Program Overview

Program Model

Sheway’s Program Model is based on the recognition that the health of women and their children is linked to the conditions of their lives and their ability to influence these conditions. Services are provided in response to the needs of pregnant and parenting women.

History

The Downtown East Side (DTES) of Vancouver, where Sheway is located has been identified as the poorest neighbourhood in Vancouver, if not in Canada. It is known for its sex and drug trade, violence and crime, alcohol and drug use, substandard housing and high rate of HIV-related illness.

Sheway was established in 1993 in response to a growing understanding of the needs of pregnant and parenting women living in the DTES. A report entitled Targeting High Risk Families (Lock et al., 1993) revealed that approximately 40% of infants born over a two year period to mothers living in this area of Vancouver were exposed to alcohol or other drugs in utero. The rate of low birth weight was 33% in the exposed infants, all of whom were apprehended by child protection authorities. In this same period, hospital health care providers were identifying an increasing number of socially high-risk pregnant, substance-using women arriving at emergency departments ready to deliver and with no history of prenatal care. The health outcome, for these mothers and infants was poor.

In response to these concerns, a group of health and social service providers (including representatives of BC Children’s Hospital, the Vancouver Health Department, and the YWCA’s Crabtree Corner program) prepared a proposal for the development of a community-based integrated service that would meet the complex health and social needs of this population of women and children. In July 1992, funding for the project was approved and the service began operation in March 1993.

Since its inception, the Sheway project has been made possible by the shared resources of agencies that today include Vancouver Coastal Health, The Ministry for Children and Family Development, the Vancouver Native Health Society, the Ministry for Housing and Social Development and the YWCA. These project partners contribute staff, program funding and governance to ensure that Sheway maintains comprehensive and coordinated service.

Sheway’s GOALS fall into four core areas:

  • To engage women in accessing prenatal care and a range of other supports during pregnancy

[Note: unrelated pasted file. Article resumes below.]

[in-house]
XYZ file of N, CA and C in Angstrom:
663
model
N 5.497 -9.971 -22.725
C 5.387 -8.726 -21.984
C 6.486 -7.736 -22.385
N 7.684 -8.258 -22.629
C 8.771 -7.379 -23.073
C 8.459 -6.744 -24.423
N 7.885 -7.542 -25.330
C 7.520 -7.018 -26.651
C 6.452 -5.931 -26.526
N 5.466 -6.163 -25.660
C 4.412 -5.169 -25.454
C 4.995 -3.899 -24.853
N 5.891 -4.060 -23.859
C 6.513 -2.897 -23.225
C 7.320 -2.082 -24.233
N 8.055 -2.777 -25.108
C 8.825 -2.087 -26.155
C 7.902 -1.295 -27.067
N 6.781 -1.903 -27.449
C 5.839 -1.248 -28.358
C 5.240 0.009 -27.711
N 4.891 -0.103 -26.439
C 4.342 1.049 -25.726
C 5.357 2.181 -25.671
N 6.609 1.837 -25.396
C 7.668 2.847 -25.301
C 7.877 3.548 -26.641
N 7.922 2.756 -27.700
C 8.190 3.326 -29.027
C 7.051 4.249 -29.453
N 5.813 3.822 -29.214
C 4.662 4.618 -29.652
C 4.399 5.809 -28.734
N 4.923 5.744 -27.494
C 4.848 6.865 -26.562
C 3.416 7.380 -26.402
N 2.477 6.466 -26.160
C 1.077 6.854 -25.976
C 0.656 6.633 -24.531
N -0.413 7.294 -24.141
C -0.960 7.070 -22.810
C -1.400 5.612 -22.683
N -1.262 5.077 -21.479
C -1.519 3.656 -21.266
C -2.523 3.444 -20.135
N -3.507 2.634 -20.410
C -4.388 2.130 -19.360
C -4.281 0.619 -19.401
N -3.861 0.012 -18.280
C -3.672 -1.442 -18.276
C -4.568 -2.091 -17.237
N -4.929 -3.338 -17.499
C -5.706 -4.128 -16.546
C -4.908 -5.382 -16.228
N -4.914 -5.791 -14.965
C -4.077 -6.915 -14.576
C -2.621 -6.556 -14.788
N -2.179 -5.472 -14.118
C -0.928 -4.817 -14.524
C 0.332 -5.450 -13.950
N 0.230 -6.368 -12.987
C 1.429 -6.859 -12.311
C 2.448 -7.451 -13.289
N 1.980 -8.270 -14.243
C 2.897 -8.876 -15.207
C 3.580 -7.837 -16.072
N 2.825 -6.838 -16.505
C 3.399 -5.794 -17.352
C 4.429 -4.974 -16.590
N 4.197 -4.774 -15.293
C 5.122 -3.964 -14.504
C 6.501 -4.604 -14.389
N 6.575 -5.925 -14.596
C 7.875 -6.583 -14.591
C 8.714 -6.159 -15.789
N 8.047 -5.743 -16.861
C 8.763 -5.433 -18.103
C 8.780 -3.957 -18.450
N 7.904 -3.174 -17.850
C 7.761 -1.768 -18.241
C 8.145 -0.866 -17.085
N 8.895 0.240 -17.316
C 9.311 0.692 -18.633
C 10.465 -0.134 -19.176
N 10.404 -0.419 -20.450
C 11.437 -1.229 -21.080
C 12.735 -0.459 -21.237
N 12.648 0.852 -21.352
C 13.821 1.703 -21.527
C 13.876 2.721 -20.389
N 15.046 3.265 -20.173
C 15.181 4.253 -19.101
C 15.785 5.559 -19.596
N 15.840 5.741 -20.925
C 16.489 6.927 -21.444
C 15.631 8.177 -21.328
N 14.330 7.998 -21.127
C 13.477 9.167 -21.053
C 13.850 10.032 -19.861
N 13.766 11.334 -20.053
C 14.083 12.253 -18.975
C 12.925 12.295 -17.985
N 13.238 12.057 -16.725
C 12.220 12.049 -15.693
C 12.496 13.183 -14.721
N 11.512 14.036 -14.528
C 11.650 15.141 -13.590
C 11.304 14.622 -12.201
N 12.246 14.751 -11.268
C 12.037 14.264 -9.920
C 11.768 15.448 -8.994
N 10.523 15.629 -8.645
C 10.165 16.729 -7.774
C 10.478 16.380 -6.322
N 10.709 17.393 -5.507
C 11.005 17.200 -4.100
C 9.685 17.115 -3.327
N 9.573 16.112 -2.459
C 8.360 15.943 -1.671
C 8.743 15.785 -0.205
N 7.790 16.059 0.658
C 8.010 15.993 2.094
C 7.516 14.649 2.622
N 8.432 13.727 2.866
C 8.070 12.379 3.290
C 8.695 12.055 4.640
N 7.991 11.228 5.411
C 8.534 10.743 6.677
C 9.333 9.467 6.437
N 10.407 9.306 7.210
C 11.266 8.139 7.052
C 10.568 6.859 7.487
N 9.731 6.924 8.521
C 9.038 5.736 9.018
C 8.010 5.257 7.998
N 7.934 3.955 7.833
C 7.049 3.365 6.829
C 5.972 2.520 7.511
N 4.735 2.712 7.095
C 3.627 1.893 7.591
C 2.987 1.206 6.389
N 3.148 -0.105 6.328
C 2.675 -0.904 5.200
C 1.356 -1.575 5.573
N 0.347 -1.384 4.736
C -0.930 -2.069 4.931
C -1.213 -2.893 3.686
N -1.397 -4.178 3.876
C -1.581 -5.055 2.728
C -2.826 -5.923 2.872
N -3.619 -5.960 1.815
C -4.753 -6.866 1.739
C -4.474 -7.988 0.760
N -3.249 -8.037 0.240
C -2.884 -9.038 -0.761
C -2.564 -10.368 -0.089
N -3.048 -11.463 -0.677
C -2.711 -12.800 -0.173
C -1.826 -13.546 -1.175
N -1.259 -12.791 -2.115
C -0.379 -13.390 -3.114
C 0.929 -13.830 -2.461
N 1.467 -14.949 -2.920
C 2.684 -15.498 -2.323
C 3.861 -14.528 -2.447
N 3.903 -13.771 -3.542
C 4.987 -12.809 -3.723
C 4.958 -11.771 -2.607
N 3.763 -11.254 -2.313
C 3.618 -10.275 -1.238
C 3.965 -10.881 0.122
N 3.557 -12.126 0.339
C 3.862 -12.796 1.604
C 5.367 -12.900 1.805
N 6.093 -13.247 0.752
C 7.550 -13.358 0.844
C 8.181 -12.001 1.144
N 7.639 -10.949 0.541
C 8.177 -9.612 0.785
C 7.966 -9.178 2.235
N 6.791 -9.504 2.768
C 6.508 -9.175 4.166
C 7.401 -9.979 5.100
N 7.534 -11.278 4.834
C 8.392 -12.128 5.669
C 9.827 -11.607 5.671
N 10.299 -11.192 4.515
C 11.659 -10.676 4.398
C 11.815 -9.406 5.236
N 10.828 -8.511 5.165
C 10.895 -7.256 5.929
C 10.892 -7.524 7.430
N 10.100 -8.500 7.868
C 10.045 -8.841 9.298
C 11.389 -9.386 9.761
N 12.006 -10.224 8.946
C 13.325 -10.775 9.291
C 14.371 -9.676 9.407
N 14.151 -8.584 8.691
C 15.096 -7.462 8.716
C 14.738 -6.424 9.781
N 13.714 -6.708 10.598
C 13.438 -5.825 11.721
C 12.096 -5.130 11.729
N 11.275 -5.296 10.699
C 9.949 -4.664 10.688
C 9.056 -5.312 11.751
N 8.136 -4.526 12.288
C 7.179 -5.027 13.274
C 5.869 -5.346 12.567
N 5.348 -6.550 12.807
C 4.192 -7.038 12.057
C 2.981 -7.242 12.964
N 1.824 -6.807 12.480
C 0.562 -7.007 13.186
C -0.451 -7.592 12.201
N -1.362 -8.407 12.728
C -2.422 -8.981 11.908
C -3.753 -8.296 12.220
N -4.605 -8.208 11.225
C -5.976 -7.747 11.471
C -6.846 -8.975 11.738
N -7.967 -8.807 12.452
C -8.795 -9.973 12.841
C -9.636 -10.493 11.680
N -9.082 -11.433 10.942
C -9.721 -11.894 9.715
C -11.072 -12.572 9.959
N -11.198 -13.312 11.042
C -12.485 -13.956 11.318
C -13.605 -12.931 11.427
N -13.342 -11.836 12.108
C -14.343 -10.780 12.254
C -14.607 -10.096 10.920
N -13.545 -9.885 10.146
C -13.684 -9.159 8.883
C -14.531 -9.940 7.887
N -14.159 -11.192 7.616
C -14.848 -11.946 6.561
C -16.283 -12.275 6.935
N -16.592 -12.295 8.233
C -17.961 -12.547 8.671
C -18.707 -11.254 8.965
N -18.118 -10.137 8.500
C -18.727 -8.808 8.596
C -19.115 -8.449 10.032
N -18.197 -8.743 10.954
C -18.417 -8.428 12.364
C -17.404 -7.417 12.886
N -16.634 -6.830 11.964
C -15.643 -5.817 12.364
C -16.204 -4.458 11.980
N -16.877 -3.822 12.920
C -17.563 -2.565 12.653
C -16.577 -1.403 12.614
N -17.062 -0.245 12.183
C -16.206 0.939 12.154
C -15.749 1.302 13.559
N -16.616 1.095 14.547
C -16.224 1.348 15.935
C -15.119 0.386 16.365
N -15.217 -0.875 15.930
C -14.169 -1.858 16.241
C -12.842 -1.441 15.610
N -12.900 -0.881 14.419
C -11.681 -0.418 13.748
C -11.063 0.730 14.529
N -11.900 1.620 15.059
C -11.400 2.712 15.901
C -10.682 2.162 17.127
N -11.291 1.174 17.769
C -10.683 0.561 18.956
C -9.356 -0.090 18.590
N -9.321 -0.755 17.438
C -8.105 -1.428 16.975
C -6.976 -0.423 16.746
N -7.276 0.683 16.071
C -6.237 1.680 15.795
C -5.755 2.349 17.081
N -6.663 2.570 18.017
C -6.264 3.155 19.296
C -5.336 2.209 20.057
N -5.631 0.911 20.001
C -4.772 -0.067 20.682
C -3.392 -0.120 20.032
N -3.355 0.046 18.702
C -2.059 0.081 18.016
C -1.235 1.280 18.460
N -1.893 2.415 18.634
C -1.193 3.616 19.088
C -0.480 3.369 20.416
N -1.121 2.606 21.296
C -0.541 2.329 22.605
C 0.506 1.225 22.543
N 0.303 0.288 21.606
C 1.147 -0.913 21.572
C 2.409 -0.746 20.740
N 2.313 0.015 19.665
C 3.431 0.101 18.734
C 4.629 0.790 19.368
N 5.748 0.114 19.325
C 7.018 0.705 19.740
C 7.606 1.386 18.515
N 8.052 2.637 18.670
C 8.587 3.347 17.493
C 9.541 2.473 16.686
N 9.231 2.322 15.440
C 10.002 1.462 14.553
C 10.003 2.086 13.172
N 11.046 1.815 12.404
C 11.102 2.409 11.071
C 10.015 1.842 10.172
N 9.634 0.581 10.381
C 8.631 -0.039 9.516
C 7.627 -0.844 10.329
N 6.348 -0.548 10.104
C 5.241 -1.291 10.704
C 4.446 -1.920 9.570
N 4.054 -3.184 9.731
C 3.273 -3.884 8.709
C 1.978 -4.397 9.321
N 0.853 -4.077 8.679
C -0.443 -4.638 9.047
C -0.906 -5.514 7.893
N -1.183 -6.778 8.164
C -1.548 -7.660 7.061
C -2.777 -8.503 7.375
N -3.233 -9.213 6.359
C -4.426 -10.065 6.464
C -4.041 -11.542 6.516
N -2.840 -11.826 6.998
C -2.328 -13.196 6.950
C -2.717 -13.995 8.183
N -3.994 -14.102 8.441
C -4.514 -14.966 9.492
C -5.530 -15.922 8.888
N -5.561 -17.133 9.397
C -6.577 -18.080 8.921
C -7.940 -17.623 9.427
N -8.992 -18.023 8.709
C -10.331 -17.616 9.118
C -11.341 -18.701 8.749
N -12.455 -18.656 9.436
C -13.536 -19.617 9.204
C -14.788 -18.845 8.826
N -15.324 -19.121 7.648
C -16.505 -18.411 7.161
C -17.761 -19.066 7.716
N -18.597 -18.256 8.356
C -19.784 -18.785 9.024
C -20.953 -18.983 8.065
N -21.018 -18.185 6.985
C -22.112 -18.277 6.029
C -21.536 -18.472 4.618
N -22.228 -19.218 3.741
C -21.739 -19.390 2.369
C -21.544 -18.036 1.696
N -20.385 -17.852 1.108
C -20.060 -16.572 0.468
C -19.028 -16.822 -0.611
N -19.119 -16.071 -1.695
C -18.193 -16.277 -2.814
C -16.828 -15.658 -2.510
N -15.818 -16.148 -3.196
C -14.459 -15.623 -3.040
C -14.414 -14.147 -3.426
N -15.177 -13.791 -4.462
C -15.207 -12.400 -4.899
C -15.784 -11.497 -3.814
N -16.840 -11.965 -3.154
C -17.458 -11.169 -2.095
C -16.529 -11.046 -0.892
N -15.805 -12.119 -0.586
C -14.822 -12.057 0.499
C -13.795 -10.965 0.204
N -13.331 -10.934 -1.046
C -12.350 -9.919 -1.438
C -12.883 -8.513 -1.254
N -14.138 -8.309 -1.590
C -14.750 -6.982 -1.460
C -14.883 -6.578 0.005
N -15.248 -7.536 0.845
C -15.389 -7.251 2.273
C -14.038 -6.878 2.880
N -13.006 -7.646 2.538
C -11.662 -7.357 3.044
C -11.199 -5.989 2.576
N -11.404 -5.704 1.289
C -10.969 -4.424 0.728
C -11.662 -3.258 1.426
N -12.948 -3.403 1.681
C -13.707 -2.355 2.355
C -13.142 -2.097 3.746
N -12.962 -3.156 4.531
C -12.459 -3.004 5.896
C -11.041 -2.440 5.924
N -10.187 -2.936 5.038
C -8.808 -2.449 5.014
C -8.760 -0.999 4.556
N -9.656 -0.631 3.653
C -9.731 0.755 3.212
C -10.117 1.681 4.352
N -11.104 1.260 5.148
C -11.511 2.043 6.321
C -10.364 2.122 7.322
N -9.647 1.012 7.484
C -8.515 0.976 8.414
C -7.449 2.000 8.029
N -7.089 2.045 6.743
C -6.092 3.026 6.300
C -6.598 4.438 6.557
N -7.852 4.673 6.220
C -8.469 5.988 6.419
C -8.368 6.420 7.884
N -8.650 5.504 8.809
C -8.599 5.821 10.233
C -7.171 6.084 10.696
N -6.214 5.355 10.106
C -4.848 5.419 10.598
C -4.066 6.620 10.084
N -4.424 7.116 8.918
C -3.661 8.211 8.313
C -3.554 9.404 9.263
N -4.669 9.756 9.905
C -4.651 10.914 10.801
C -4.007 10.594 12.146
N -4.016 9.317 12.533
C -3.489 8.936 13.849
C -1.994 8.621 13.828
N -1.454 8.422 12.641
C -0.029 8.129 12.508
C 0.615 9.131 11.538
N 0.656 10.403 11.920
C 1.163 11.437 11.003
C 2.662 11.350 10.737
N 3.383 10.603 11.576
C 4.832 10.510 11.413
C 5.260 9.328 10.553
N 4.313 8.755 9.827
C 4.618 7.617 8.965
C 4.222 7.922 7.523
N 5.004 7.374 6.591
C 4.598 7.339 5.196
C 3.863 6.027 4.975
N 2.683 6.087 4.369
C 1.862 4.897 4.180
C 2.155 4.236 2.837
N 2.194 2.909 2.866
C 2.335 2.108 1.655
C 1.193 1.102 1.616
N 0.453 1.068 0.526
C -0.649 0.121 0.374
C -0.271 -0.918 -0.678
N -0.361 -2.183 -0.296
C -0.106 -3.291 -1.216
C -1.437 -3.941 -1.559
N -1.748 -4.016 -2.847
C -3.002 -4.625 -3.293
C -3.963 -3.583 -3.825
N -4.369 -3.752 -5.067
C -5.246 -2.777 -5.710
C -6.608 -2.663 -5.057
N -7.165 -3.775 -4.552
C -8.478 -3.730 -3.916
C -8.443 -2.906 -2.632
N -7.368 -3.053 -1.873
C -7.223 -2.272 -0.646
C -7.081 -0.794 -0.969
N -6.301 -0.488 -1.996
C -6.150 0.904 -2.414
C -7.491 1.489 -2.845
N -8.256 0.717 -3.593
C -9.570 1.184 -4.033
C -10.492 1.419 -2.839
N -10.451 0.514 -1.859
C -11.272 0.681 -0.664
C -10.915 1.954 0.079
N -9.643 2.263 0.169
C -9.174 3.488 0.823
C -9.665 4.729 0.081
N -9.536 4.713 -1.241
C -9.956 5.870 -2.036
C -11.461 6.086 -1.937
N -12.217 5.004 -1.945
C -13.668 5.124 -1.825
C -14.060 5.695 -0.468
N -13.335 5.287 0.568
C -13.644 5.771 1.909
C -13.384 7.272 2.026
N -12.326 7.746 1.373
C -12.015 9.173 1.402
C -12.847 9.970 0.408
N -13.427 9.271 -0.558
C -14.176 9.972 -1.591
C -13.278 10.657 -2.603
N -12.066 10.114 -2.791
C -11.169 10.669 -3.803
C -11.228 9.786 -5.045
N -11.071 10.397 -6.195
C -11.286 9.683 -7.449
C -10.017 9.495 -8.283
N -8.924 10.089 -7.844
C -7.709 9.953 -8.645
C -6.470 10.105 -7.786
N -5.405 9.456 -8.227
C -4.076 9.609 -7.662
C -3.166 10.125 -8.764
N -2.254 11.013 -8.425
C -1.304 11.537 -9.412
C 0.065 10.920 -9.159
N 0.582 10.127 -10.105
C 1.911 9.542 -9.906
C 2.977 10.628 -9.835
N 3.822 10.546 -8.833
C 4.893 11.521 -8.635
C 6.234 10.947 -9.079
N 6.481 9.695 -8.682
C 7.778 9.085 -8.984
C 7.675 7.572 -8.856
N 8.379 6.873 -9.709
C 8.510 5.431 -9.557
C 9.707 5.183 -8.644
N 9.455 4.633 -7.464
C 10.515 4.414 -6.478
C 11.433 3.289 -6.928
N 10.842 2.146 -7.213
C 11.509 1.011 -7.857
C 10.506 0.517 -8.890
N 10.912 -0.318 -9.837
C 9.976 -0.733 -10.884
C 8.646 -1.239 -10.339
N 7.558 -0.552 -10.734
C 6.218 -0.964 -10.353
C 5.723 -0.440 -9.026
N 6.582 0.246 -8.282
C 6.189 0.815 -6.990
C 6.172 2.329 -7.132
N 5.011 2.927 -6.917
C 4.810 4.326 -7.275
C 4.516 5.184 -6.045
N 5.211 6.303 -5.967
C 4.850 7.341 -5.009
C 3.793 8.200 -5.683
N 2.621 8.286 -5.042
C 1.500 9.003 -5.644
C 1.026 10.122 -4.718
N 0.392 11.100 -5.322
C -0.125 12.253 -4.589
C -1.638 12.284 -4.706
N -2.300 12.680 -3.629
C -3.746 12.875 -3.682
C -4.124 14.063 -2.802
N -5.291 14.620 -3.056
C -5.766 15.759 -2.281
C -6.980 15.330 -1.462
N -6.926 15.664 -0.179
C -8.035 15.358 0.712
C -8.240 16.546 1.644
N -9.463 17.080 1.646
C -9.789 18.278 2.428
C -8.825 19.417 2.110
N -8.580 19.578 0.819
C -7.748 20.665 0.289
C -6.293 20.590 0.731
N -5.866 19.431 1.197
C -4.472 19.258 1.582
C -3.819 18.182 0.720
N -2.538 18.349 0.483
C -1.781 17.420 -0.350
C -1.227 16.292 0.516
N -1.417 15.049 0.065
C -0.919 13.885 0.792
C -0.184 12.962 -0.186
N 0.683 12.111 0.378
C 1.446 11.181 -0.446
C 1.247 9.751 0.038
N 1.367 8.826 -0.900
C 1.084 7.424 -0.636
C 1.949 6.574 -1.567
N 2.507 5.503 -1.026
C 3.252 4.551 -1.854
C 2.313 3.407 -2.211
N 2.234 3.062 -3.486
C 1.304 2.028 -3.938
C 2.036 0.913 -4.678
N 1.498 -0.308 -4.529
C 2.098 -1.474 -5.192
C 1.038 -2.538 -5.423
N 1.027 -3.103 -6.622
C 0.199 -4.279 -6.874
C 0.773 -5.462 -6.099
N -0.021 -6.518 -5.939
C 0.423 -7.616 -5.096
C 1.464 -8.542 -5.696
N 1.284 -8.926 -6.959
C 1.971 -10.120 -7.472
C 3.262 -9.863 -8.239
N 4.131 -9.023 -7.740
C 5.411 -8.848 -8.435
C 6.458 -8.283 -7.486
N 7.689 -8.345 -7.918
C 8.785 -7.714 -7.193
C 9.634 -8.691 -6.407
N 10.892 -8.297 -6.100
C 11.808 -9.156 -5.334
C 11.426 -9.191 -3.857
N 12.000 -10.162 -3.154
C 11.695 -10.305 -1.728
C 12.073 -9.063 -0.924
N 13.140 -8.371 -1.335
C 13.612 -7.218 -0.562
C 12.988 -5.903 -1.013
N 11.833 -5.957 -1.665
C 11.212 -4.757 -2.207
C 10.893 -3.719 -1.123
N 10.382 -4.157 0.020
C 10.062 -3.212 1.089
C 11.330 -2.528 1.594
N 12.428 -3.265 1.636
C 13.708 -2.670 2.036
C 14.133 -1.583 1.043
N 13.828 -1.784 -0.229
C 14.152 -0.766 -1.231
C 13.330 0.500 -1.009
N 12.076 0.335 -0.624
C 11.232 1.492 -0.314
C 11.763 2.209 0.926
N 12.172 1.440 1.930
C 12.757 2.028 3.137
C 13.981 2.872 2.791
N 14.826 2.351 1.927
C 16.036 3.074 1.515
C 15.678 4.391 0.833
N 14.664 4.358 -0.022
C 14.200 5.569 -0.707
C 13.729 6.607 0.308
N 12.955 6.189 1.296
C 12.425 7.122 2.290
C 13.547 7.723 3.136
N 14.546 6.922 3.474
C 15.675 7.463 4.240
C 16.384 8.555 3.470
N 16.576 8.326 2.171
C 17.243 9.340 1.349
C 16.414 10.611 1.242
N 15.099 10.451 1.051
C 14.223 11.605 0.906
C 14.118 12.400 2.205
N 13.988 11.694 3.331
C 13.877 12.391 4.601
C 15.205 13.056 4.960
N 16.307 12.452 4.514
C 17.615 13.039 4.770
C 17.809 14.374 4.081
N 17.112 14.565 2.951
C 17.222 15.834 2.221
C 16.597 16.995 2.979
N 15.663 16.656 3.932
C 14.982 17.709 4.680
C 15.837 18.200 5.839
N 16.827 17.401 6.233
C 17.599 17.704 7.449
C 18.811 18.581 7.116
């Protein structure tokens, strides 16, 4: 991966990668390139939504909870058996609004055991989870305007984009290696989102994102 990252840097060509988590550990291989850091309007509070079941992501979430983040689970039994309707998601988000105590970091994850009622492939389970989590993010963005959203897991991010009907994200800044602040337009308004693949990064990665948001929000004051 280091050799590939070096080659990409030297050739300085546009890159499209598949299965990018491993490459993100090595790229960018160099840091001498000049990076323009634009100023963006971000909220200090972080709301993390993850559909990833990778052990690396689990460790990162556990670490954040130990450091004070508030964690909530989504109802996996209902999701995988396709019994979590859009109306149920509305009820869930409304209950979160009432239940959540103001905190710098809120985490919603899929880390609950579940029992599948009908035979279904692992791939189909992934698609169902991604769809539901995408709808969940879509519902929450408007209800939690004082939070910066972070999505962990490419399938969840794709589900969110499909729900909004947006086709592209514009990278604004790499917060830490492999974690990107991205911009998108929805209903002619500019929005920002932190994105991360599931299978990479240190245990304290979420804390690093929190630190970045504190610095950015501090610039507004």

• To promote health and nutrition of women and their children accessing prenatal and postnatal care at Sheway from pregnancy up to 18 months following birth.
  • To provide education, referral and support to women to help them reduce risk behaviors and, in particular, to reduce or stop use of alcohol and other drugs during pregnancy.
  • To support mothers in their capacity as parents and caregivers.

Service Philosophy

  • Provides services in a flexible, non-judgmental, nurturing and accepting way
  • Uses a women centered approach that supports women’s self-determination, choices and empowerment
  • Offers respect and understanding of First Nations culture, history, and tradition
  • Uses a harm reduction approach
  • Offers a safe, accessible, and welcome drop-in environment
  • Links women and their families to a network of health-related, social, emotional, cultural, and practical supports

Harm Reduction

Harm reduction is a set of practical strategies intended to reduce the negative consequences of drug use, incorporating a spectrum of strategies from safer use, to managed use, to abstinence.

  • Accepts, for better and for worse, that licit and illicit drug use is a part of our world. Harm reduction strategies work to minimize the harmful effects of drugs rather than  ignore or condemn drug use
  • Understands drug use as a complex, multi-faceted phenomenon that encompasses a continuum of behaviors from severe abuse to total abstinence, and acknowledges that some ways of using drugs are clearly safer than others.
  • Establishes quality of individual and community life and well being—not necessarily cessation of all drug use—as the basis of successful interventions and policies
  • Calls for the non-judgmental, non-coercive provision of services and resources to people who use drugs and the communities in which they live in order to assist them in reducing attendant harm.
  • Affirms drug users themselves as the primary agents of reducing the harms of their drug use, and seeks to empower users to share information and support each other in strategies which meet their actual conditions of use.
  • Recognizers that the realities of poverty, class, racism, social isolation, past trauma, sex-based discrimination and other social inequalities affect both people’s vulnerability to and capacity for effectively dealing with drug-related harm.
  • Does not attempt to minimize or ignore the real and tragic harm and danger associated with licit and illicit drug use.

Please visit the Harm Reduction publications page to learn more about harm reduction.

 

 

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